¶28 In the case of Birchall v. Third National Bank, 15 W. N. C (Pa.) 174, 19, Cent. L. J. 390, two checks were dishonored by the defendant bank through a mistake of one of its clerks in adding the account, and although no special injury was shown, the jury returned a verdict for one thousand dollars, which was subsequently reduced to six hundred dollars. Here, P. J. charged the jury as following: "Inasmuch as the bank has the use of the money, it undertakes a duty. When there is evidence that there is enough deposit to meet a check drawn, and such check was not paid on presentation, and no sufficient explanation is given for nonpayment, there is sufficient for a jury. The difficulty is not so much whether the bank is liable, but as to the measure of damages. If there was anything to indicate that the conduct of the bank was wilful, or that it delayed to make the reparation, such as it could make, there, undoubtedly, another element would arise for the jury to mulct the bank; but there is no such case here, as it shows that there was an innocent mistake from the fault of a clerk, who in adding up the account, carelessly omitted a figure, and this result happened. I do not know therefore, that there is any allegation that there was any gross negligence, and if that be so, the question is, what injury has the plaintiff sustained that would justify the jury to set the amount down in figures that he ought to receive to set the matter straight? The mere fact that he was obliged to bring suit, if he ought to obtain any compensation; the mere fact that he was disturbed in his business might be reason to apply to the jury to give him compensation for it; but the serious question is, what is this injury, the real harm he suffered? It has been said the smaller the check, the greater the injury. I confess it does not strike me in that light; it is altogether a question of circumstances."

¶29 And in the case of Marzetti v. Williams, 1 B Ad. 15, 20 E.C.L. 412, Lord Tenterden, Chief Justice, said:

"I cannot forbear to observe that it is a discredit to a person, and therefore, injurious in fact, to have a draft refused payment for so small a sum, for it shows that the banker had very little confidence in the customer. It is an act particularly calculated to be injurious to a person in trade."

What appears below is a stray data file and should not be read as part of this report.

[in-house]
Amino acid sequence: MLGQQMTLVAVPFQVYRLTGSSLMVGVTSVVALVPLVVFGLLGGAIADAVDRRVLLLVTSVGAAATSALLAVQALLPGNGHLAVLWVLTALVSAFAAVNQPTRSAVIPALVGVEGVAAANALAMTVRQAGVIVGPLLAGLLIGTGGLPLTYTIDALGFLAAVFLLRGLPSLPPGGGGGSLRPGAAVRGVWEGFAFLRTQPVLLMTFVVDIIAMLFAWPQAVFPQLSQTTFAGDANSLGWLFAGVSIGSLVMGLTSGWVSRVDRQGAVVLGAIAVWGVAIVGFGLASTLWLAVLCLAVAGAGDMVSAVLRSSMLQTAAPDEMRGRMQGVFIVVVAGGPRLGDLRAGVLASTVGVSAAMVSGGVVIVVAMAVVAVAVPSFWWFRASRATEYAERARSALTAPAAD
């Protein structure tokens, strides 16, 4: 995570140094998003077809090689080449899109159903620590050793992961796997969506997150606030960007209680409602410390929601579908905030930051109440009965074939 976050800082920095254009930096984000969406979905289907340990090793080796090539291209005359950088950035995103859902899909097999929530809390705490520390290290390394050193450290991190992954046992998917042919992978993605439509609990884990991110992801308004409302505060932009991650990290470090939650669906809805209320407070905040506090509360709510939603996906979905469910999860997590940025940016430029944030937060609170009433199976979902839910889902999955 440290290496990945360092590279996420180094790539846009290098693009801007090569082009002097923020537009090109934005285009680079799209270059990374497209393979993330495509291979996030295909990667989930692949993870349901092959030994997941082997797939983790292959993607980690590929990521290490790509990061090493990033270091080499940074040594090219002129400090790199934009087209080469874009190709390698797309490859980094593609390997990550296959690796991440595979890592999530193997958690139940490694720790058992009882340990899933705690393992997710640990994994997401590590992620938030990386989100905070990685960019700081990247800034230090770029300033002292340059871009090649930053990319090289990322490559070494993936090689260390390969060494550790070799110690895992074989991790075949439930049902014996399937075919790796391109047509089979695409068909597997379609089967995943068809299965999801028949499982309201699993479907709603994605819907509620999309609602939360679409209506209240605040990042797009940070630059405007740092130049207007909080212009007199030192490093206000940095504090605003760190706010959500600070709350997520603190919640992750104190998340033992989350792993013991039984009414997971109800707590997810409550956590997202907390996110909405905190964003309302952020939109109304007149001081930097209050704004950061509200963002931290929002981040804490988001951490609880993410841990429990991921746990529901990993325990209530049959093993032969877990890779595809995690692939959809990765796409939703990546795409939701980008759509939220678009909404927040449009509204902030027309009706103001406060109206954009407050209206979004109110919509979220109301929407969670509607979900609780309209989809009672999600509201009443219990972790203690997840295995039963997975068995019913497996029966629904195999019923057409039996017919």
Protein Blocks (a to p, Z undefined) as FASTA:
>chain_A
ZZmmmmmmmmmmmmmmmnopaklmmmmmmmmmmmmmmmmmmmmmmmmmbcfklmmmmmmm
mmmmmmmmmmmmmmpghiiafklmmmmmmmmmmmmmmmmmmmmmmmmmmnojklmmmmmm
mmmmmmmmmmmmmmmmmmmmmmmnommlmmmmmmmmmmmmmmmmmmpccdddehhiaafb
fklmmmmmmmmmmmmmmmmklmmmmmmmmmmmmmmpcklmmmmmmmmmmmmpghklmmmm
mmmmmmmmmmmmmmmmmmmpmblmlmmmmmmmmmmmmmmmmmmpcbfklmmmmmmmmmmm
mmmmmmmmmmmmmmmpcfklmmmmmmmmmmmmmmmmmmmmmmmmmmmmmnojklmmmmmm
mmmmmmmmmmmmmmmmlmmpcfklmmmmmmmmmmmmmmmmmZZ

¶30 In the case of Larios v. Guerty. 8 Moak. 268, L. R. 5 Priv. Counsel cases, 346, the judgment was rendered by Sir. James Caldwell, and that learned jurist uses this language:

"And the contract being a special one, whereby the defendants became bound to honor, out of money agreed to be placed by them to his credit, the drafts of plaintiff up to a certain amount, the plaintiff was entitled to general and substantial damages for the breach of it."

¶31 In that case, $ 2,500 was allowed plaintiff as general damages in addition to the sum of $ 1218, the deposit on hand when the draft was dishonored, together with $ 5.00, the costs of protest, and this amount, on motion for new trial, was allowed to stand by the court and was affirmed on appeal to the House of Lords, the highest court of England.

¶32 In the case of the Atlanta National Bank v. Davis, 96 Ga. 334, 23 S.E. 190, 51 Am. State Rep. 139, which was a case in which the court found from the evidence that the refusal was not deliberately and maliciously done but was in consequence of a mistake only, the court held that $ 200 damages where no actual damage was proved, and where the check was afterwards paid, was temperate damages, and cites as authority for this proposition, 2 Addison on Contracts, 820.

¶33 In the case of Schaffner v. Ehrman, reported in the 15 L.R.A. at page 135, the supreme court of Illinois, in the syllabus, say:

"For refusal of a bank to pay the check of a trader for want of funds, although occasioned by a mere mistake in bookkeeping, more than nominal damages may be given without any proof of actual loss or damages, especially if it is returned through the clearing house."

¶34 Judge Wilkin, in rendering the opinion, on page 136, says: